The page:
Sunday, 4 May 2008

Saturday by the T V in Kigali

April 26th

Sleep really badly despite having a mattress. The room is unbearably hot and stuffy and I’ve definitely had too much to eat and drink last night. A case of a brochette too far!

It’s Umuganda day so we need to be discreet about being seen in public. After Kersti and I have breakfast I take Buffet the Labrador for his walkies and go to meet Soraya who’s on her way down from her hotel but hasn’t a clue where Kersti’s place is. Buffet is half trained, enormously strong and full of energy, so he’s pulling me all over the place. And the few Rwandans we pass are terrified at such a big dog, even on a lead, and we get given a wide berth whether it’s Umuganda or not.

We’ve just about got Soraya fed when Marisa rolls up from her hotel, so we decide to have a running breakfast all morning and flop out watching videos or BBC world TV.

Then Épi rings from her hotel; she’s uneasy at being seen out on the streets in case she gets press-ganged into Umuganda, so once again I go out and escort her along the back road so we’re less prominent. At Kersti’s I dig out some of the cheesy old videos that Teresa has just sent me, and we try “Allo Allo” and “One Foot in the Grave” on this international audience (2 Canadian, 1 Philippina, 2 English). But really everyone’s feeling tired and just wants to sleep. Épi’s been clubbing till about 4 in the morning and is barely awake. In Kersti’s place the living room is simply enormous with four sofas, so we take one each and sprawl; the one I’m on is actually more comfortable than the mattress I used last night. One of Nick’s younger brothers eventually breezes in around mid-day looking suitably cleaned up (see yesterday’s blog for explanation). He was dancing with Épi at Cadillac all night, and I think he stayed on at the Club when she eventually left. He’s supposed to be going to Akagera but seems remarkably detached from the whole exercise. There’s no sign of the other two brothers.

Soraya uses my mattress from last night and goes sound asleep until her parents ring from Manila. It’s the first time they’ve been able to speak to each other for ages because she’s out of contact when she’s in Mushubi, and it really gives her a lift. She speaks six languages if you count Kinyarwanda, and it’s fascinating to hear her in full flow in her native tongue.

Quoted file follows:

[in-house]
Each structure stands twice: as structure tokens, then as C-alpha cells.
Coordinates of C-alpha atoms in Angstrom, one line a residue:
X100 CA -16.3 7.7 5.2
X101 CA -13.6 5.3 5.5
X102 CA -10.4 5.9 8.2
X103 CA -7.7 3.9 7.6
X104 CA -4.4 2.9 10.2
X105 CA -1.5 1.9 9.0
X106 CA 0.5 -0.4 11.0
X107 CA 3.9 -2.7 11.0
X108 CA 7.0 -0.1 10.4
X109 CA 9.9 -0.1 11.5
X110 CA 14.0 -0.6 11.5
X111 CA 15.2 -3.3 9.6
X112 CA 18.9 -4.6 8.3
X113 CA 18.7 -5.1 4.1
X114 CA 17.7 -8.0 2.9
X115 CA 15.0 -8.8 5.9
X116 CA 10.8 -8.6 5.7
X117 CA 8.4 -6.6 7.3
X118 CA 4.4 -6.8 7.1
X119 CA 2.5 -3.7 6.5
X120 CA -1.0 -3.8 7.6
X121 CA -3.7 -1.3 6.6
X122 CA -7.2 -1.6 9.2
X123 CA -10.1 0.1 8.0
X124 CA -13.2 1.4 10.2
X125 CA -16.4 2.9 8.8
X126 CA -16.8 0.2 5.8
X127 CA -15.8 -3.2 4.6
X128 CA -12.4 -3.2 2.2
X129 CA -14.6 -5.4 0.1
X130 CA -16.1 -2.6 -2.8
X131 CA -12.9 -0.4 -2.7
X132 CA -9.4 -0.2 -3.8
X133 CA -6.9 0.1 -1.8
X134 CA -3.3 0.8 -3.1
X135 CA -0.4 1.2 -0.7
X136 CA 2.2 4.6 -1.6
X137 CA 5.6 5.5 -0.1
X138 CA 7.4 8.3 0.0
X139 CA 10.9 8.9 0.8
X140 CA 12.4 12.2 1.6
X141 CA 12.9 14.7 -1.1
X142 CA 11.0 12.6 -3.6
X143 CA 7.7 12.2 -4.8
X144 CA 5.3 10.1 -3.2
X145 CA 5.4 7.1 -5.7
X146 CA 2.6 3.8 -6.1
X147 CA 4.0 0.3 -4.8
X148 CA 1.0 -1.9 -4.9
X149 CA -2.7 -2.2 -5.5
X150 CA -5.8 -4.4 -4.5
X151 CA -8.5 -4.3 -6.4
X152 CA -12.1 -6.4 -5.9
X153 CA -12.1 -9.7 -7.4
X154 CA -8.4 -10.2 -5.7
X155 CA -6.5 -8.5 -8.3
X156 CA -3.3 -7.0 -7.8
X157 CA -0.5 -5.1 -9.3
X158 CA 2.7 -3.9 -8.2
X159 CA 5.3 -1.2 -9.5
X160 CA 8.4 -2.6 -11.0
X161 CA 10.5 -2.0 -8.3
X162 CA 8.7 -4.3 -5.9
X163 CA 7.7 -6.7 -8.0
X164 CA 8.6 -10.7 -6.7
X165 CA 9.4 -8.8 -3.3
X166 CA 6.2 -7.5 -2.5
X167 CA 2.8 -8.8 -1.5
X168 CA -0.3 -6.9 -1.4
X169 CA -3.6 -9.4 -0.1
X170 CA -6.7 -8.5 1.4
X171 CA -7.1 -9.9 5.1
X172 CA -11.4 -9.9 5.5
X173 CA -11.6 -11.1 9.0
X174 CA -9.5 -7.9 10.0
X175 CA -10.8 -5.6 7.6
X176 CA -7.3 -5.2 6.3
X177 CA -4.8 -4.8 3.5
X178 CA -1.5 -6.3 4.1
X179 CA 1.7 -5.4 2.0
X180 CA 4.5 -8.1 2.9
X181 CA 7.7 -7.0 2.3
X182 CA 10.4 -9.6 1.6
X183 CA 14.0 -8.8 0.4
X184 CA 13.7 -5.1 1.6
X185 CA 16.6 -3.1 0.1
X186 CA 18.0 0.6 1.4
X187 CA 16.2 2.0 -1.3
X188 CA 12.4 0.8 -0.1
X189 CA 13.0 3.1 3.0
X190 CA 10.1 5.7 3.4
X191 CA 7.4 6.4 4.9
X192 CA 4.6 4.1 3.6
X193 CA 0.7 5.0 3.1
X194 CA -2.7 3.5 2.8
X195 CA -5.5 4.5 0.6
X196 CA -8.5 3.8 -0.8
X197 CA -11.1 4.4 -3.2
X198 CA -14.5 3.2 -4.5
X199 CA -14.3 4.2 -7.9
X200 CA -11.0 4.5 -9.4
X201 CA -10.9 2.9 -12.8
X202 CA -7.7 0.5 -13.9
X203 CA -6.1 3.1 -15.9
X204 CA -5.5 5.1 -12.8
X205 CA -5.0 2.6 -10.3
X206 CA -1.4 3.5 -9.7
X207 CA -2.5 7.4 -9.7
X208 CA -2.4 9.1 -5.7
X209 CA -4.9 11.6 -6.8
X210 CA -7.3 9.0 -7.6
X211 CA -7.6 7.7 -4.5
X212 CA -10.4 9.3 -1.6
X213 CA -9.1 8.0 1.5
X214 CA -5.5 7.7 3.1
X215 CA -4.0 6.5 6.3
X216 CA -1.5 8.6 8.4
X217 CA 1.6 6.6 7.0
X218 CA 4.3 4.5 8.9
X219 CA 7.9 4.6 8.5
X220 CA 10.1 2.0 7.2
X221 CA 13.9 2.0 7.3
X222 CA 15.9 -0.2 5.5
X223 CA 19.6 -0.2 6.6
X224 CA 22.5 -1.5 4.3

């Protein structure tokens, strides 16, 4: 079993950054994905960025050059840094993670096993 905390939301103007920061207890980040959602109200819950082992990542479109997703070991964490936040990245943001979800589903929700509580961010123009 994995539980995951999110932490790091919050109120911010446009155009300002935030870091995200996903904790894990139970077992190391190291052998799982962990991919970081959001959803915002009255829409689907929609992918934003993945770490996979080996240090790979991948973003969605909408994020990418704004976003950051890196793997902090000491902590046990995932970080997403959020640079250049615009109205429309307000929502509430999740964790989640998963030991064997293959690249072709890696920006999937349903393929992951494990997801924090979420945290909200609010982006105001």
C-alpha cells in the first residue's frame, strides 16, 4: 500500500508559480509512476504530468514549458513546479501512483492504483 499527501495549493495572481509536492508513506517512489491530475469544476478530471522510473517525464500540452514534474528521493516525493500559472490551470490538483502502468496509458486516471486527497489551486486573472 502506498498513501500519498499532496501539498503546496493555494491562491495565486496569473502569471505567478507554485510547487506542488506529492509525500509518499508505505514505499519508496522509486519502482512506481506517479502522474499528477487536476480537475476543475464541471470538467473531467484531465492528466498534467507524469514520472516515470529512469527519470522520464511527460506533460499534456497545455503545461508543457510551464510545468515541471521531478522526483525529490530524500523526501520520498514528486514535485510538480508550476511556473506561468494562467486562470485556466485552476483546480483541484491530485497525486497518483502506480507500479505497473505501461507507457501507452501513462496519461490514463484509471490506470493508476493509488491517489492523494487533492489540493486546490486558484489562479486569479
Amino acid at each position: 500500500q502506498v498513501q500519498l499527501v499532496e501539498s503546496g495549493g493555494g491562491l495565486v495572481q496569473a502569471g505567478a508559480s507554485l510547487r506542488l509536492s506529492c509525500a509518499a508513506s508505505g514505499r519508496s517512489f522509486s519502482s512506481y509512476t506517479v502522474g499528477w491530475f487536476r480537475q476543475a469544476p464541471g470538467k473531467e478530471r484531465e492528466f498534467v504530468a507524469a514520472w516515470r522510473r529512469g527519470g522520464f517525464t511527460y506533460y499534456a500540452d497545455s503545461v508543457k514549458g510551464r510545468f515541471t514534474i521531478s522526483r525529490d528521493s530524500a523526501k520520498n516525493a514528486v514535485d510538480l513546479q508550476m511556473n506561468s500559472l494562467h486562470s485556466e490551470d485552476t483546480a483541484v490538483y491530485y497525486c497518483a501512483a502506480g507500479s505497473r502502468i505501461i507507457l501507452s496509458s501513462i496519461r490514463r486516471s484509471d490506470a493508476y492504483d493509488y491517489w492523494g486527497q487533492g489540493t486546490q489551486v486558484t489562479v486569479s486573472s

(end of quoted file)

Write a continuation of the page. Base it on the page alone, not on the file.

We ransack Nick’s computer in search of Congolese music to download (one of my little projects for this weekend), but all he seems to have on it is Rwandan rap. Now I’m not really a fan of rap at the best of times, and I assure you that rap in Kinyarwanda is an entirely missable experience. Nevertheless I download a whole lot to listen to at my leisure (whenever that’s going to be); if I don’t like it I can simply erase it. I’ll have to wait until Nick is there in person to find his promised Congolese stuff.

Eventually we decide that Umuganda is more or less over, so Soraya and I take our leave and head for the bus station and home to Gitarama. Back at the flat we buy up bread and sambosas and mandazis at the bakery and have a late lunch at nearly 4 in the afternoon. Tom arrives from Kigali while we’re in the middle of it. He’s now met my entire little bunch of volunteers, and all the outlying ones have now stayed over with us, which I think is lovely.

I take Soraya round the market at Gitarama; it’s vastly bigger than those at Gikongoro or Mushubi. We stock up on veg for us at Gitarama; Soraya buys loads of stuff she can’t get easily in Mushubi (even her diet is very restricted because of the lack of things on sale in the local market there). I show her round the material section of the market and we weigh up various cloths for shirt making for me. I’ll get Cathie to give a second opinion and help me barter for the price next week.

In the evening we make another of our “omelettes spéciales”; it turns out to be so huge that we can’t finish it all, and we leave a chunk for Soraya’s breakfast. We know she won’t bother to eat while she’s travelling so we’re doing the “parent” thing and trying to feed her up before she leaves! We also introduce Soraya to our fruit salad – with English custard. (Thank you Teresa!)

We’re all dead on our feet by ten o’clock!

Best thing about today – everything. A wacky Umuganda, but a thoroughly enjoyable day

Worst thing – not being able to do my internetting. VSO has got wind that I (and a few others) have sneaked into the office on Umuganda Days; they’ve come over all legalistic and said we’re breaking the law and putting them and the Rwandan gate guard at risk, and the place has to be locked all day.

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